`X, W`

and `Z`

represent the additive and dominance genetic and
specific environmental loadings on the latent phenotype. The
factor loadings on the observed variables are estimated in matrix `S`

. The residual variances are decomposed
in genetic and environmental diagonal matrices `G`

and `F`

.
The data groups are identical to those of the independent pathway
model.
One final feature of the model is that since ATOPY is a latent
variable whose scale (and hence variance) is not indexed to any
measured variable, we must fix its residual variance term (EATOPY) to
unity to make the model identified. This
inevitably means that the estimates for the loadings contributing
to ATOPY are arbitrary and hence so are the paths leading from
ATOPY to the symptoms. It is thus particularly important to
standardize the solution so that the total variance explained for each
symptom is unity. The fixing of the loading on
EATOPY clearly has implications for the calculation of degrees of
freedom, as we shall see below.
The condensed output for this model is presented below, showing the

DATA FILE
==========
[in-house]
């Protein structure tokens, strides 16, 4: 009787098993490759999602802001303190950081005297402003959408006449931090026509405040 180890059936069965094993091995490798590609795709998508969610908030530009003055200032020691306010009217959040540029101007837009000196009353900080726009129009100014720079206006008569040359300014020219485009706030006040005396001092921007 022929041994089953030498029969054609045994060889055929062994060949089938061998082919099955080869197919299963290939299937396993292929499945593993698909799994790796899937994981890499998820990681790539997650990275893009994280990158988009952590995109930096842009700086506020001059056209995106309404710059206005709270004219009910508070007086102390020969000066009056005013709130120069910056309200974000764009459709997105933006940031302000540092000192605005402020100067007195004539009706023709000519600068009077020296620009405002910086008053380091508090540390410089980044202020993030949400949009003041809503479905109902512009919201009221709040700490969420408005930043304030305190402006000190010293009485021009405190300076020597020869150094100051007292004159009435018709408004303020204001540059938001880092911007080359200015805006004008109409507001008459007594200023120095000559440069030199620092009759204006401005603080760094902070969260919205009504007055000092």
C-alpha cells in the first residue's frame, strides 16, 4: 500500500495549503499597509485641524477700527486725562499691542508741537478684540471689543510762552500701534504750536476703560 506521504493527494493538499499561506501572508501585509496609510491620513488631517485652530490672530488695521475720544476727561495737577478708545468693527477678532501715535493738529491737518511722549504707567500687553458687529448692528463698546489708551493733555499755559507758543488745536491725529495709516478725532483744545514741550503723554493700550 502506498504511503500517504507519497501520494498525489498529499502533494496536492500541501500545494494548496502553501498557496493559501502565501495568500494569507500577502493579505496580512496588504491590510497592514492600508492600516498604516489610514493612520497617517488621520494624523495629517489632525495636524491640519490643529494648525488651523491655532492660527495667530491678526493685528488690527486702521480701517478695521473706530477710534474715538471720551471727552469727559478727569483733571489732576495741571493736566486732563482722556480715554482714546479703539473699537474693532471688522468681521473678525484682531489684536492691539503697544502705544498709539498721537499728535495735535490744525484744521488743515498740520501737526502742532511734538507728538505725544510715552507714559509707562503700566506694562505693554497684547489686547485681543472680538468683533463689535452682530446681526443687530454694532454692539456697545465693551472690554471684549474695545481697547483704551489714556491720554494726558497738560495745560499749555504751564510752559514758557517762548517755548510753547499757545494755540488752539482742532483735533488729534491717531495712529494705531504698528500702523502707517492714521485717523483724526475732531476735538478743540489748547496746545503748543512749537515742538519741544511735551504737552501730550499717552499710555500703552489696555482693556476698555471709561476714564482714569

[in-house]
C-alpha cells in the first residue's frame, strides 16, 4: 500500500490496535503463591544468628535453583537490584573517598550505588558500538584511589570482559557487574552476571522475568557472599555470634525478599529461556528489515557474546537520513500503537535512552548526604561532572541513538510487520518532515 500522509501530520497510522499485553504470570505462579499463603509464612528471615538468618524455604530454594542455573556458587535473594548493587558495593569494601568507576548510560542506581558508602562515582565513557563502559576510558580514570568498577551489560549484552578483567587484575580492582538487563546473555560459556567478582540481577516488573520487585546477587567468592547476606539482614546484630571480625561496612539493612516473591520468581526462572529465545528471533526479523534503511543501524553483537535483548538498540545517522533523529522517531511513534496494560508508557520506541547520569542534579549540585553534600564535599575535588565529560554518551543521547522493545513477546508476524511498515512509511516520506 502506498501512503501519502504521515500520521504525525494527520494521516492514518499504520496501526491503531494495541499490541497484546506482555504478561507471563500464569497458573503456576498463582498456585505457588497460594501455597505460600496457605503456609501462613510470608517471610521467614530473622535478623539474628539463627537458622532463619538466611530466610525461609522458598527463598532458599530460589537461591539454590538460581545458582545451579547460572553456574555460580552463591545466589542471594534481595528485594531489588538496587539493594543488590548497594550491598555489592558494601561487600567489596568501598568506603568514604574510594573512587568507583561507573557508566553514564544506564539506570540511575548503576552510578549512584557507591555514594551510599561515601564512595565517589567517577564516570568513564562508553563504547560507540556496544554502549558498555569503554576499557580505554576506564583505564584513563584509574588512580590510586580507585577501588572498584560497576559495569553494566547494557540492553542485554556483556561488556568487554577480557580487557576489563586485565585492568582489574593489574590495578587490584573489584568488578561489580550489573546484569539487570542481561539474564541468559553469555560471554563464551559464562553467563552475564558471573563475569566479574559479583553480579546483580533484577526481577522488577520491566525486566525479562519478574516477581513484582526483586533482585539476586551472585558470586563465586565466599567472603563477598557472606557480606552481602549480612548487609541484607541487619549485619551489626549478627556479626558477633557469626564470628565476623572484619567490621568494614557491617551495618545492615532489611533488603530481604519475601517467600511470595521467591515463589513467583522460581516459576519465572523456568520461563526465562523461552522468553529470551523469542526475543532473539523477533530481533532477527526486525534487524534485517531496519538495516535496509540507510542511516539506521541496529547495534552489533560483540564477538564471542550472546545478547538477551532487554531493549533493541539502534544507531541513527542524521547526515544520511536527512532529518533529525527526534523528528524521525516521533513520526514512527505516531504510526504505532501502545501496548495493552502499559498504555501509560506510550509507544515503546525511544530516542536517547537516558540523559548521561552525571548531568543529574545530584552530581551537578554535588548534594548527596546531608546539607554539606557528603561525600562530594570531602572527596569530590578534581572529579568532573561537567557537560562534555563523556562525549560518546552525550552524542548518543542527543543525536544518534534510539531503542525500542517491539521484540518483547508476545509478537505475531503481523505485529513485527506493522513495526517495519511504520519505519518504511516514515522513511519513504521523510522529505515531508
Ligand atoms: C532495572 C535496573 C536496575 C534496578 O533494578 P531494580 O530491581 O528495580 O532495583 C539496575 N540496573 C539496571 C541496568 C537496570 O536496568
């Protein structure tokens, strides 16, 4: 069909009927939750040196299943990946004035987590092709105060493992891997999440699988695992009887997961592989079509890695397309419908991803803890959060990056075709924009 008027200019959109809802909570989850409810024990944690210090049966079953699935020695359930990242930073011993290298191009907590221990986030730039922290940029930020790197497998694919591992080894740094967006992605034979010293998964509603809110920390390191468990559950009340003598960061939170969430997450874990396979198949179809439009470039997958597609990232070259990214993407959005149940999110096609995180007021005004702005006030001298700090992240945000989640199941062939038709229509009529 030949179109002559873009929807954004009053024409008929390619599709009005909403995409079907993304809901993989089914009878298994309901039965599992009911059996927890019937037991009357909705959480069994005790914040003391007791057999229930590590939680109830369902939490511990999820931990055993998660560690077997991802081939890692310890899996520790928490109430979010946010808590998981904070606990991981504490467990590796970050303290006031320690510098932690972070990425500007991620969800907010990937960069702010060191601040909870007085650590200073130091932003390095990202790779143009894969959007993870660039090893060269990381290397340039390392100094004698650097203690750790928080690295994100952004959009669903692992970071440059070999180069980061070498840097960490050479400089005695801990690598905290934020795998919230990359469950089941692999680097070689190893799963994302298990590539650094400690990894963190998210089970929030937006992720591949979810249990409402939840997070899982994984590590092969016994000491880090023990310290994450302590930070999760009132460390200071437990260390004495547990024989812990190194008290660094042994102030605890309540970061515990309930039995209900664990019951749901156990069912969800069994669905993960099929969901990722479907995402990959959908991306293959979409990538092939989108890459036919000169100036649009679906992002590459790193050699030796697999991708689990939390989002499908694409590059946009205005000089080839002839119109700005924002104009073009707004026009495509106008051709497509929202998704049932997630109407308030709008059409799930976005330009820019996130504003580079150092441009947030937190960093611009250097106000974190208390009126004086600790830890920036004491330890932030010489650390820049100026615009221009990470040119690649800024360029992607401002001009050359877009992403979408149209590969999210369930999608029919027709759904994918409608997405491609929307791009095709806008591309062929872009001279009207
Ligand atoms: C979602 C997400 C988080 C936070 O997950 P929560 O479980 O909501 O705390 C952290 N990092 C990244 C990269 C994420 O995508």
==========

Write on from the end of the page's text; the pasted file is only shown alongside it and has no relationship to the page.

completely standardized estimates which give unit variance for each
variable.
Asthma | .671 | .531 | .517 | |||

Hayfever | .814 | .456 | .358 | |||

Dust Allergy | .941 | -.059 | .334 | |||

Eczema | .301 | .735 | .608 | |||

Atopy | .686 | .397 | .610 | |||

, 46 df, p=.238 |

Note that here

`NInput_vars=8`

so there are 56 (
) unique correlations. From
the above table it appears that 15 parameters have been estimated, but
in fact EATOPY was fixed and the four specifics are obtained by
difference, so there are only 10 free parameters in the model, hence
46 degrees of freedom.
The latent variable ATOPY has a broad heritability of over 0.6
(
) of which approximately a quarter is due to
dominance, and this factor has an important phenotypic influence
on all symptoms, particularly dust allergy (0.941) and
hayfever (0.814). There are still sizeable specific genetic
influences not accounted for by the ATOPY factor on all symptoms
except dust allergy (). However, despite the appeal of this
model, it does not fit as well as the independent pathway model and
the imposition of constraints that covariation between symptoms arises
purely from their phenotypic relation with the latent variable ATOPY
has worsened fit by for 6 degrees of freedom, which is
significant at the 5% level.
We conclude that while there are common environmental, additive, and
nonadditive genetic factors which influence all four symptoms of
atopy, these have